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I’ll Have Another Wins Kentucky Derby 138

I'll have another

I’ll Have Another jumped to the head of the class in this year’s 3-year-old division after winning Saturday’s Kentucky Derby (G1) at Churchill Downs in front of a crowd of 165,307, the largest Derby attendance in history.

Ridden perfectly by young Mario Gutirerrez, I’ll Have Another collared pacesetter Bodemeister in the last sixteenth of a mile to win the 1 ¼-mile race by 1 1/2lengths in 2:01.83. Bodemeister, sent off as the race favorite, held second. Dullahan finished third and Went the Day Well was a fast-closing fourth. Union Rags, second choice in the wagering, finished 7th after a dismal beginning that landed him in 19th position through the early stages.

I’ll Have Another, winner of the Santa Anita Derby (G1) in his previous start for trainer Doug O’Neill, races in the colors of J. Paul Reddam and his wife, Zillah.

“To win a race like this everything has to go pretty much according to plan,” said J. Paul Reddam. “That’s the way it’s been since the horse started back this winter. When he came into Kentucky—he did his primary work, of course, in California, and everyone was kind of wondering about that. Doug had a plan and he followed the plan, and the horse was doing super every day. We kind of greet each other every day with well, so far so good. That went through today.

“I’m just so excited for Doug and Dennis (Doug’s brother) who picked out the horse,” Reddam added. “Mario, I was telling some folks today that was the second time Mario has ridden on the dirt at Churchill Downs, and the first time was earlier today. We got him the experience he needed. It went off flawlessly. I’m really happy for the whole team.”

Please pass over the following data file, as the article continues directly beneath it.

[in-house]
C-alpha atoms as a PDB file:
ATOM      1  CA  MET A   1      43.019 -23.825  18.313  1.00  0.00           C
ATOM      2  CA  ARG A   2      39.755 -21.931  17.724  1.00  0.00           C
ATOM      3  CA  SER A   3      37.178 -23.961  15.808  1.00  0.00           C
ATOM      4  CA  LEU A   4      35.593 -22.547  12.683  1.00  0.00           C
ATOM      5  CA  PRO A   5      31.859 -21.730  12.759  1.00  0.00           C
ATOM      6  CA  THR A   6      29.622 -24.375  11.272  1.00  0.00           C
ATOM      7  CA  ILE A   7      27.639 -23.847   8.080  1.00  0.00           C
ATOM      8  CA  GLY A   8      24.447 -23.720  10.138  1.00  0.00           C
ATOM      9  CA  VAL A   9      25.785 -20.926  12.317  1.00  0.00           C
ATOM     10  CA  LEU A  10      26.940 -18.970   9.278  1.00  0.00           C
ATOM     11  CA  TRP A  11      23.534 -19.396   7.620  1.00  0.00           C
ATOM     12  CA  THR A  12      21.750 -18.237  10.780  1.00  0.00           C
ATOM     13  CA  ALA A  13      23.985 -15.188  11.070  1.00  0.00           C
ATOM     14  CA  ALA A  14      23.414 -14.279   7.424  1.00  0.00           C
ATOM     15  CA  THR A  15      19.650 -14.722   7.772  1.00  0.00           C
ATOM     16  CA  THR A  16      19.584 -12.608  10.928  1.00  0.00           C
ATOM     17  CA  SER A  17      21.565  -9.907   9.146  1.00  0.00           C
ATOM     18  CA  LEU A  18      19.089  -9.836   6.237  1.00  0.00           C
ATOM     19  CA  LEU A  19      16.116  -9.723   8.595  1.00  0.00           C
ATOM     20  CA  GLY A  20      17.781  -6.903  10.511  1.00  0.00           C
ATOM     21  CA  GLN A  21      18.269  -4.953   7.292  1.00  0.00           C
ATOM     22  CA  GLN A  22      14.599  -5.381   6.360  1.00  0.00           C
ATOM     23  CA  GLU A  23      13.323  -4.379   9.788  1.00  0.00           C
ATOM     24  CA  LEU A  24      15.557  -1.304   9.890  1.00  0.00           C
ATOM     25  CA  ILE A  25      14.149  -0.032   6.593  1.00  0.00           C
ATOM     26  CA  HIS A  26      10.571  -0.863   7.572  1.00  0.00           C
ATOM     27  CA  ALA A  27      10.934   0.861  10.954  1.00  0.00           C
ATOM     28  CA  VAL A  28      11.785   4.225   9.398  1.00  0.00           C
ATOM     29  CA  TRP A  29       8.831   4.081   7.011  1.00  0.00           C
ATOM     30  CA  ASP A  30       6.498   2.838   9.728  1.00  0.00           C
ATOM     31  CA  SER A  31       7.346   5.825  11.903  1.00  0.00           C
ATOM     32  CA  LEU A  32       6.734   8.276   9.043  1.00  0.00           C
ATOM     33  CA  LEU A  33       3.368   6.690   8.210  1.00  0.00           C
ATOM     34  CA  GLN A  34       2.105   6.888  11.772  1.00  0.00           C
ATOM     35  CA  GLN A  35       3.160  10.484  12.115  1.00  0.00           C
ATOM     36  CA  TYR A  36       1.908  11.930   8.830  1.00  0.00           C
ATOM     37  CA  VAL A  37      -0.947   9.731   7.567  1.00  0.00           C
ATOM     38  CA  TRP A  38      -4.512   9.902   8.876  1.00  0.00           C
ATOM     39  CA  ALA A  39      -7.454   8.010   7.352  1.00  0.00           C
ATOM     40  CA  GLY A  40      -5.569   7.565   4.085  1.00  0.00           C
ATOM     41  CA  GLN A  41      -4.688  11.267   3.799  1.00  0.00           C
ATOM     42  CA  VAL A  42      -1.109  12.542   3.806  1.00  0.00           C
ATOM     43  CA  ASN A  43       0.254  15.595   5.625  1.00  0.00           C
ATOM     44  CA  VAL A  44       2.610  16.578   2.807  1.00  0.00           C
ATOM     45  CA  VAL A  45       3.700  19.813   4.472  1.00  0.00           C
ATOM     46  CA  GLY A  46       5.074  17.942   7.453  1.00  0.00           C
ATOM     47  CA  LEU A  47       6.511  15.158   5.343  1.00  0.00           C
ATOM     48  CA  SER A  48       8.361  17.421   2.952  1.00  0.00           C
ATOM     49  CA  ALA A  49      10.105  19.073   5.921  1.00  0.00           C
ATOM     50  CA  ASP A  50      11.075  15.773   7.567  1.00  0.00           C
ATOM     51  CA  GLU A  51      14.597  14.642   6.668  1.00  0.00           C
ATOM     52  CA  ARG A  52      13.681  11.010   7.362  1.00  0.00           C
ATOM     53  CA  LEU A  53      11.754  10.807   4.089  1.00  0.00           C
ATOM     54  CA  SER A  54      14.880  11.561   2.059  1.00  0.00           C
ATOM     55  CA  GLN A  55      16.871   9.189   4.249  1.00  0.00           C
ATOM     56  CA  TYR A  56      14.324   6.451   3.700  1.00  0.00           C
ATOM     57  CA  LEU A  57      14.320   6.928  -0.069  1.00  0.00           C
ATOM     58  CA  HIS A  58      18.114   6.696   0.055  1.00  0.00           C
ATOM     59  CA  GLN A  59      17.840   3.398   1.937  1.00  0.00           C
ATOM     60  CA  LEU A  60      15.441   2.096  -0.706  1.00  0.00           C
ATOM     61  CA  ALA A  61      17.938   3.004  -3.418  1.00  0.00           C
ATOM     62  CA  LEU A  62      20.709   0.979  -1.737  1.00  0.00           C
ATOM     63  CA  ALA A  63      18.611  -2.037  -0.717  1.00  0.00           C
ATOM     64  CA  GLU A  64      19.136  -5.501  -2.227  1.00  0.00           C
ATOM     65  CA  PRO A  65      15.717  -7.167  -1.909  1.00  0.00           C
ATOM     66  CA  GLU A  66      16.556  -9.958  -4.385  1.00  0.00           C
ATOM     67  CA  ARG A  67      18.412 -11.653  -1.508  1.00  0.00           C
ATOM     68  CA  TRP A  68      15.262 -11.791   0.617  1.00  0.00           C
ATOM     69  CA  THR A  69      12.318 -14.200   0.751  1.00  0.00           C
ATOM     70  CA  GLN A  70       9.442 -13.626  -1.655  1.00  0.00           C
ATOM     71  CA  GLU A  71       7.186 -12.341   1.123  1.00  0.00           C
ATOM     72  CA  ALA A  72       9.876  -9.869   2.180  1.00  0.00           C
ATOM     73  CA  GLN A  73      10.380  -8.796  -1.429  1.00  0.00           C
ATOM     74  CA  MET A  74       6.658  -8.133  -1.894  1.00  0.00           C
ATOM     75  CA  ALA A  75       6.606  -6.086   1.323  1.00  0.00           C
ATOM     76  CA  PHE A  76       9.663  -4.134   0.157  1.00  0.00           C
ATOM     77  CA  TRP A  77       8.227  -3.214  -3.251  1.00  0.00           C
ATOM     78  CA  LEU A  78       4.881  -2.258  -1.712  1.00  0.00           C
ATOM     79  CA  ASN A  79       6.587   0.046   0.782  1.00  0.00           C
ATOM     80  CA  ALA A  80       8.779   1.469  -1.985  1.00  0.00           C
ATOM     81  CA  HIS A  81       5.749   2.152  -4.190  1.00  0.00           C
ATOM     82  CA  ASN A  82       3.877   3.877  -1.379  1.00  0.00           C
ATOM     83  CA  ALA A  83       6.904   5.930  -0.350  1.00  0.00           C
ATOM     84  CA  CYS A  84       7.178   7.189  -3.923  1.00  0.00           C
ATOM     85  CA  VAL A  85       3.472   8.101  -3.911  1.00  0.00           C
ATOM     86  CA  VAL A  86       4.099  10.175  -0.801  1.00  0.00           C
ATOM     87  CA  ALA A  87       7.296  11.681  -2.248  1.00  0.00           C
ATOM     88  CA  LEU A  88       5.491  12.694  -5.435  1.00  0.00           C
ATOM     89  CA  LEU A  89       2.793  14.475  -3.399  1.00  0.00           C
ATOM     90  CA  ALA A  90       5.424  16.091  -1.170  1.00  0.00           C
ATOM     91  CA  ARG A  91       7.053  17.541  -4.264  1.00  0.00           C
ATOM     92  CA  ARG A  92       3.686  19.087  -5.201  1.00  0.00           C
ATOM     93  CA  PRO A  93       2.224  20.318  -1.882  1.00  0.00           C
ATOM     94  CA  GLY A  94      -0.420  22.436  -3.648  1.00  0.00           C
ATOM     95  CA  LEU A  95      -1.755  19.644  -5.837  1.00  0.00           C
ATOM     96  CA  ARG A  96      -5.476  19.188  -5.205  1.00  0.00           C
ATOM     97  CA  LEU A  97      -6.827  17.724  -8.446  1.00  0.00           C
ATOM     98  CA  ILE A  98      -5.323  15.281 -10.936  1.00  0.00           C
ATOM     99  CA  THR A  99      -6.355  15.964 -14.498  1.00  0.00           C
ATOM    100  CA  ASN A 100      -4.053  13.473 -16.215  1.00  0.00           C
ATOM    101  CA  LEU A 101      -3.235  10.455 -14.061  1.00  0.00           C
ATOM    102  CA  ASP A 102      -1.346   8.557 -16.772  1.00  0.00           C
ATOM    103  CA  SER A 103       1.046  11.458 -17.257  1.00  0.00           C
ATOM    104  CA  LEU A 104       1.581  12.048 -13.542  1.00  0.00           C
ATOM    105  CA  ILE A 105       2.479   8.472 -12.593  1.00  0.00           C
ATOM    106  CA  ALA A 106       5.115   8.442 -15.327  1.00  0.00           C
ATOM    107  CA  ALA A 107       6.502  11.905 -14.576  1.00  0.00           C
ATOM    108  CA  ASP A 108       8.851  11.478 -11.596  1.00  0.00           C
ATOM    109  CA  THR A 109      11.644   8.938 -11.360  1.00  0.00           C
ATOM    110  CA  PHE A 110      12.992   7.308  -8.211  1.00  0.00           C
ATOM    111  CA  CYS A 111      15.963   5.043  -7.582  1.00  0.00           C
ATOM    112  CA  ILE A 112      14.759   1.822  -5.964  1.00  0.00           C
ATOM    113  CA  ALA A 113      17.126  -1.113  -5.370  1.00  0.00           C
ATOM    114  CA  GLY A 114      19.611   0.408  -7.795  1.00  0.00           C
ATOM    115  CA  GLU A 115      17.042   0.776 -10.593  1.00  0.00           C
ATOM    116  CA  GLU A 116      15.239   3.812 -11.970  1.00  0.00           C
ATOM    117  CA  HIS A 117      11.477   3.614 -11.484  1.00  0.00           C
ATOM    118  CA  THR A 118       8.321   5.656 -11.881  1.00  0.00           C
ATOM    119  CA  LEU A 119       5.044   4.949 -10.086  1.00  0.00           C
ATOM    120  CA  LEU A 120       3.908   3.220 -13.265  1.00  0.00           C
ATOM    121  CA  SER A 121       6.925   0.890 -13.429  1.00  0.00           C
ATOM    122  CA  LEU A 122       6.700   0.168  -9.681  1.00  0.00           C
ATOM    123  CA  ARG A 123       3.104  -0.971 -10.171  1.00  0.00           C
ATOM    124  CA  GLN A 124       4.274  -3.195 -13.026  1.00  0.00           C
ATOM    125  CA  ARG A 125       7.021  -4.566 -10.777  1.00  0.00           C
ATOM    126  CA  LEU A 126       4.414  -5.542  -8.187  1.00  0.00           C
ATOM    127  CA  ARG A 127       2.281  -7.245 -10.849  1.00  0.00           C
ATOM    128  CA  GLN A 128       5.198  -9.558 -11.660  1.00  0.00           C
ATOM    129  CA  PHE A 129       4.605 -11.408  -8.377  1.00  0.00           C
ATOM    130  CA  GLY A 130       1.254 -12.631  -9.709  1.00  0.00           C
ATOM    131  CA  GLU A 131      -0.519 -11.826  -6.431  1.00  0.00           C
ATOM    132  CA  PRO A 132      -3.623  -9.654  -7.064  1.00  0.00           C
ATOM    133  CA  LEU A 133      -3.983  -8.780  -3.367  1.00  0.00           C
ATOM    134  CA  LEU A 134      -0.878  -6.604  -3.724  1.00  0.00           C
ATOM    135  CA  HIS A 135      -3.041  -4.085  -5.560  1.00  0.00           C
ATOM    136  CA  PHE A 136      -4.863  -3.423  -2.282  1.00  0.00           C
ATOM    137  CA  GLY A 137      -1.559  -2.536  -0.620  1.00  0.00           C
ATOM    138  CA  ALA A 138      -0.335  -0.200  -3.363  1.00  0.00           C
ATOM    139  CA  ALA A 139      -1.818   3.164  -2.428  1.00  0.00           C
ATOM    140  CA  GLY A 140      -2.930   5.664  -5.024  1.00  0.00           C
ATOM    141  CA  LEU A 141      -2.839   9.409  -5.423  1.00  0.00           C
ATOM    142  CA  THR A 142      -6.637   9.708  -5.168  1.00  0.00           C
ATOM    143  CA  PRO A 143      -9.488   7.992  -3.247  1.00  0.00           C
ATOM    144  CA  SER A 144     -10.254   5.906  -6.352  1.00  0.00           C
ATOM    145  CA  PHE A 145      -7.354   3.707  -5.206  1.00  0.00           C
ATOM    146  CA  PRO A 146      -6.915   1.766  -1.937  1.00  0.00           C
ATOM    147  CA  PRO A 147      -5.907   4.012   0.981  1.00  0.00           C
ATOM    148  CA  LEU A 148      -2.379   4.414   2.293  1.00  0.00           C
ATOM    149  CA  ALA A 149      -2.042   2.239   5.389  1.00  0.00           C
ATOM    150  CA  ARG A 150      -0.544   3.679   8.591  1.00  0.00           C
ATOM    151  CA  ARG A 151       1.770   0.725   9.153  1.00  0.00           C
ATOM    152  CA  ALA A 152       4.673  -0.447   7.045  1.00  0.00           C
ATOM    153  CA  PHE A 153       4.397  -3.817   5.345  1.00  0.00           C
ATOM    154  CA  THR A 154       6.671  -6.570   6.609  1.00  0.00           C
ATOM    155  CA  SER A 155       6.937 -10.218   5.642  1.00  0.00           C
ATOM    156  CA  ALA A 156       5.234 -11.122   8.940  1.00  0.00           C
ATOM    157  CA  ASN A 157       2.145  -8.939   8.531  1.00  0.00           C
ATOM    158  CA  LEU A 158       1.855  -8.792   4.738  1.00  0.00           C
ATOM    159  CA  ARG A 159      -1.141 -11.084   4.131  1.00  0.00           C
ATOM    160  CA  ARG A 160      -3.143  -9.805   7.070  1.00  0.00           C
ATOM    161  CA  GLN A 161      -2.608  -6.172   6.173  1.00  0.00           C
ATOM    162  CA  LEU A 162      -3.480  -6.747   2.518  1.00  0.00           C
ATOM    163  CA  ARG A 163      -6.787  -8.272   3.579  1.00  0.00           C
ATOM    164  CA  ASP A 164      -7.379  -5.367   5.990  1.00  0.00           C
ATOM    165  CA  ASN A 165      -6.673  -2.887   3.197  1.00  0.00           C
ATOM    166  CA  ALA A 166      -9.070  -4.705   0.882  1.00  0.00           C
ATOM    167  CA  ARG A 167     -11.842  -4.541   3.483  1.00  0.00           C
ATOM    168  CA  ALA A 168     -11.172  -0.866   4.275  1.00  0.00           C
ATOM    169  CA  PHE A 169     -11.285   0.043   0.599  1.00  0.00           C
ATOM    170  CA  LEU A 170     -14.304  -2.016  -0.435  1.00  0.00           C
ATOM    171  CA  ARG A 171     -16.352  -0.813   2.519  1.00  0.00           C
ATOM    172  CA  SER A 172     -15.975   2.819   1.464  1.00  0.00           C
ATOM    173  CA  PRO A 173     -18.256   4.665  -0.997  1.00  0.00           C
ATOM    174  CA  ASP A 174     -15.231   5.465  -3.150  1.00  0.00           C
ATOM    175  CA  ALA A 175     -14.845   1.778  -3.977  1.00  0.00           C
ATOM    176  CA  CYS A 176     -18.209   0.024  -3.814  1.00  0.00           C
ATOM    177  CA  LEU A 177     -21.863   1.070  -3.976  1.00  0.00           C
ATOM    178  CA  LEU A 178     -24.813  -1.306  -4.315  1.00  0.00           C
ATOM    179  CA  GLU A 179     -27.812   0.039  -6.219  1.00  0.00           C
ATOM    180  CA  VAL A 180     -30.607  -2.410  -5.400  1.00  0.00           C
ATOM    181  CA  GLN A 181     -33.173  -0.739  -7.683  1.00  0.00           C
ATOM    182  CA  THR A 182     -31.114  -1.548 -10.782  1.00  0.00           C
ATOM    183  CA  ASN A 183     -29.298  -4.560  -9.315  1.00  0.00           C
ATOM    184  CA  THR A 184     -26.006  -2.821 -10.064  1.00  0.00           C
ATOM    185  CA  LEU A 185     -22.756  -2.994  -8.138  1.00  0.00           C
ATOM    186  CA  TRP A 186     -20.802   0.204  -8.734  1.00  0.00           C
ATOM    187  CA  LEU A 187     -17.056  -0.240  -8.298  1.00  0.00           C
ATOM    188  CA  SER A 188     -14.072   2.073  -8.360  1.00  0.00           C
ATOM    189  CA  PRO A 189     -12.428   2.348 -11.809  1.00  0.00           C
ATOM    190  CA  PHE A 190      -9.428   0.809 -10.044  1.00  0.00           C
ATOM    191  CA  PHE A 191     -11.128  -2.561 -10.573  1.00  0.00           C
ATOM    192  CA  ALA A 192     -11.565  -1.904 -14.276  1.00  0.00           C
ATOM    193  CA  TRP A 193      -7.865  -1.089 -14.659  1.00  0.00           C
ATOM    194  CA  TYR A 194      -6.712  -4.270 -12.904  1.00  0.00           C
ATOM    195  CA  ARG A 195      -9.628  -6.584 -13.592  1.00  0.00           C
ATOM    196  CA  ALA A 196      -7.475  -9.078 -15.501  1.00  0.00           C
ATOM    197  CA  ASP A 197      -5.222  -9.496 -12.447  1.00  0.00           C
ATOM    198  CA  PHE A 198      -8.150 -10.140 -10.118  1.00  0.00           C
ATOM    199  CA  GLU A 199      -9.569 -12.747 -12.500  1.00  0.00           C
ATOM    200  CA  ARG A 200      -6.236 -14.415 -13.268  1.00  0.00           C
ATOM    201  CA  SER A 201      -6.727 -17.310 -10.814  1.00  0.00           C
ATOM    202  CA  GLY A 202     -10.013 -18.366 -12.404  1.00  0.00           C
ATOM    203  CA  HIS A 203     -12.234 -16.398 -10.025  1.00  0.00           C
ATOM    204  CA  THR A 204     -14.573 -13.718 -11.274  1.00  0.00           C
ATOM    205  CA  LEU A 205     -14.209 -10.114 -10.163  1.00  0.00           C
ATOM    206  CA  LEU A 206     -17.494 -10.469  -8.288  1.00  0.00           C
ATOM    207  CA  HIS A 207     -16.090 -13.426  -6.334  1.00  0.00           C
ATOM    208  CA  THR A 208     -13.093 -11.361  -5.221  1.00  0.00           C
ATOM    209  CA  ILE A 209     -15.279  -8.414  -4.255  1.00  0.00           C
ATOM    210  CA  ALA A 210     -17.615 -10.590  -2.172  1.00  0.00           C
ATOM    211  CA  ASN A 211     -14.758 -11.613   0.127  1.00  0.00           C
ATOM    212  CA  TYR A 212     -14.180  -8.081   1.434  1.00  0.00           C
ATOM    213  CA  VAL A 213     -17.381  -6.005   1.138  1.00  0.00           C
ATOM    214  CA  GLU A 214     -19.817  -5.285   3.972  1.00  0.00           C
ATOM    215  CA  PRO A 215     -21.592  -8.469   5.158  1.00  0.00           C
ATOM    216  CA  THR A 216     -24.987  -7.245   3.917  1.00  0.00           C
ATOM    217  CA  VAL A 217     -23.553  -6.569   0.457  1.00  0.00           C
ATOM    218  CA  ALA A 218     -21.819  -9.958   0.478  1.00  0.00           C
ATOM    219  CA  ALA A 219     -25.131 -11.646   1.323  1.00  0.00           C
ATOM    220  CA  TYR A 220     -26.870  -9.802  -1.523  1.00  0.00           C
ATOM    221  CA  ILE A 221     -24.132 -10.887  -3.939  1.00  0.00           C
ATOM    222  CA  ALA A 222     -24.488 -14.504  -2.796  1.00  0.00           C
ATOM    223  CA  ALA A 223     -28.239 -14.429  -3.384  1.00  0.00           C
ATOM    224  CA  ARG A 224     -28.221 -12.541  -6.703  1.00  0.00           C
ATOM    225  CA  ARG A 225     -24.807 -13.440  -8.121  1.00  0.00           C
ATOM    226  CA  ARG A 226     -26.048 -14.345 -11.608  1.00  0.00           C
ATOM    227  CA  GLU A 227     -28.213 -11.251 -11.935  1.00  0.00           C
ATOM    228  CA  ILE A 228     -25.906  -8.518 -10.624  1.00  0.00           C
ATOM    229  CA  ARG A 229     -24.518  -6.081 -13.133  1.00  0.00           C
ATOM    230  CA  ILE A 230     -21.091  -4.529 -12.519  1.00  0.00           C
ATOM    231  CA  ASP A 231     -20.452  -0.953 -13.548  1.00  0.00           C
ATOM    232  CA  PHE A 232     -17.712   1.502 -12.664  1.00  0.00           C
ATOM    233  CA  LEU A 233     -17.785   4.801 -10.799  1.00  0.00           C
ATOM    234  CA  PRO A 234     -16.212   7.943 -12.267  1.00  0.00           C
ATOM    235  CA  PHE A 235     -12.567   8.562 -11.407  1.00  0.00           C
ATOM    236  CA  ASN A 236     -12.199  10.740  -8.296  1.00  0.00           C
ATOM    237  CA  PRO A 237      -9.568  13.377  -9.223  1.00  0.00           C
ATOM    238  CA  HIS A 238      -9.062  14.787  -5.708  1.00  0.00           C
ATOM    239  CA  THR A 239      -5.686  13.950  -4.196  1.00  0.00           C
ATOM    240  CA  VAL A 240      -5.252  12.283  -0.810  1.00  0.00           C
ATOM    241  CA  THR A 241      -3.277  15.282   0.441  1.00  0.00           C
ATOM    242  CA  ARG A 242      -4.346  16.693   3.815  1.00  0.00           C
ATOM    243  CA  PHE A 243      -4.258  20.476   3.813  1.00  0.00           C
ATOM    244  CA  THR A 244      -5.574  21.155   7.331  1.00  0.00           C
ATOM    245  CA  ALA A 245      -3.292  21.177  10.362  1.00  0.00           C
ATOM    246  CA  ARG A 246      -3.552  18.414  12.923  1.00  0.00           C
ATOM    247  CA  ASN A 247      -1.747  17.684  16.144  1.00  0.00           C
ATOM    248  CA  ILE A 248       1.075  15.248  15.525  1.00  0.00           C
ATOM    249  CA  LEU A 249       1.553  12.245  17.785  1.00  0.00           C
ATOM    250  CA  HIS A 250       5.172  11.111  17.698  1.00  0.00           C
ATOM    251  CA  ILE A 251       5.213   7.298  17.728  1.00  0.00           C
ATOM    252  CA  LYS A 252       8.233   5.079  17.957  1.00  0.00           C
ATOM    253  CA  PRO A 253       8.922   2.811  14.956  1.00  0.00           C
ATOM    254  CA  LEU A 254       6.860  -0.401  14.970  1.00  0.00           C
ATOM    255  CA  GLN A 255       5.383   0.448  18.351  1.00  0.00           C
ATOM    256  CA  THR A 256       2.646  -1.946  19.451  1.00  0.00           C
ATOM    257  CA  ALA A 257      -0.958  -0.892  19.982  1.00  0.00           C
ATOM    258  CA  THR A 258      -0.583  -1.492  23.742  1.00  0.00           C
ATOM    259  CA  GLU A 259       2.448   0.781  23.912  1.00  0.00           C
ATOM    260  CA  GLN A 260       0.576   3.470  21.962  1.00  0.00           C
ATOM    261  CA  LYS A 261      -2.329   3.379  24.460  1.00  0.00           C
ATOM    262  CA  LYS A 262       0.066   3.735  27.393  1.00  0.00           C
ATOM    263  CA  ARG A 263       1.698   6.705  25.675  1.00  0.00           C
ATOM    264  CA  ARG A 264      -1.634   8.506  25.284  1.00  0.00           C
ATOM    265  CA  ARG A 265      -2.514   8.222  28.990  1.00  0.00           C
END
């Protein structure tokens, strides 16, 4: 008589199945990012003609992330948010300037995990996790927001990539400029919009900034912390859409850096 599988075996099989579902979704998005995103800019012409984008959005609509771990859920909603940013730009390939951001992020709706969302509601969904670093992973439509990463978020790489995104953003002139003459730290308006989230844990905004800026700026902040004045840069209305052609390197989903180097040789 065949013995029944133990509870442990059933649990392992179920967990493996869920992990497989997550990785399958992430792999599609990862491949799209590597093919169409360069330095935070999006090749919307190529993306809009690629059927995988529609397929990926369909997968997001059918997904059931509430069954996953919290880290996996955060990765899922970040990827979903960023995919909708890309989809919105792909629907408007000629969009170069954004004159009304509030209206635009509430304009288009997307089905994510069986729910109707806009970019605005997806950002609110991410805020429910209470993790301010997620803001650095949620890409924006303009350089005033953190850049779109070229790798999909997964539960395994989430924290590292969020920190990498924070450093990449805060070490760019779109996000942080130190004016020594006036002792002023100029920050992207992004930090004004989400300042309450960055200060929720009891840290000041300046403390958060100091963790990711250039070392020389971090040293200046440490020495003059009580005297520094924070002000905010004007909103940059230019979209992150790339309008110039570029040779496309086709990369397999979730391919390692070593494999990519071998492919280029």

Gutierrez, making his first start in the Kentucky Derby, rode the race like a Derby veteran, but deferred much of the credit to his mount.

“He broke sharp, as he usually does,” Gutierrez said. “He’s such a professional horse. He’s a really calm horse. I knew he was going to help me 100 percent through the first part. In the end, he just gives 100 percent all the time. As soon as you ask him, he throws everything on the race, and he didn’t disappoint today.”

When asked if he thought he could catch Bodemeister in the stretch, he replied: “I know my horse was reaching every single step of the way, but I wasn’t going to stop riding until I was passing the wire. That is when the horse race is finished.”

O’Neill had touted his charge all week. After arriving at Churchill Downs, the Southern California-based conditioner said he wouldn’t trade places with anyone else heading into the race because of how well I’ll Have Another was training.

“I think he was such a prize because of me training him and Mario riding,” O’Neill said. “If it would have been Pletcher of Velazquez, I bet you it would have been 9-2. How do you win the Santa Anita Derby and not be one of the top five choices? I know the Beyer numbers. He didn’t put up crazy high Beyer numbers. When they win the way he did, we were super confident in this colt.

“I got extremely lucky when Paul and Zillah called me to train for him,” O’Neil added during the Derby press conference. “They have a great group of trainers and I’m blessed to be one of them.”

I’ll Have Another , a son of Flower Alley bred in Kentucky by Harvey Clarke, was purchased at Ocala Breeders’ Sales Co. last April for $35,000. He was broken, trained and sold by Eisaman Equine.

Trainer Bob Baffert was proud of Bodemeister’s runner-up effort. The lightly-raced son of Empire Maker set fast fractions of :22.32, :45.39 and 1:09.80. He opened up three lengths on the field at the head of the lane but could not withstand the late charge of I’ll Have Another.

“He was doing it easily,” Baffert said. “He was being pressed, but he’s a brilliant horse. That’s the way he wanted to run. He ran his race. He was there and he just got tired a little bit. He’s only run four times. I was really proud of him. He’s a super impressive horse. That’s the only time I’ve run second where I’ve been happy because he ran his race.”

Wagering from all-sources on the Kentucky Derby race card was a record, totaling $187 million, an increase of 13.2 percent from the 2011 total of $165.2 million.

 

I’ll Have Another/Reed Palmer photo

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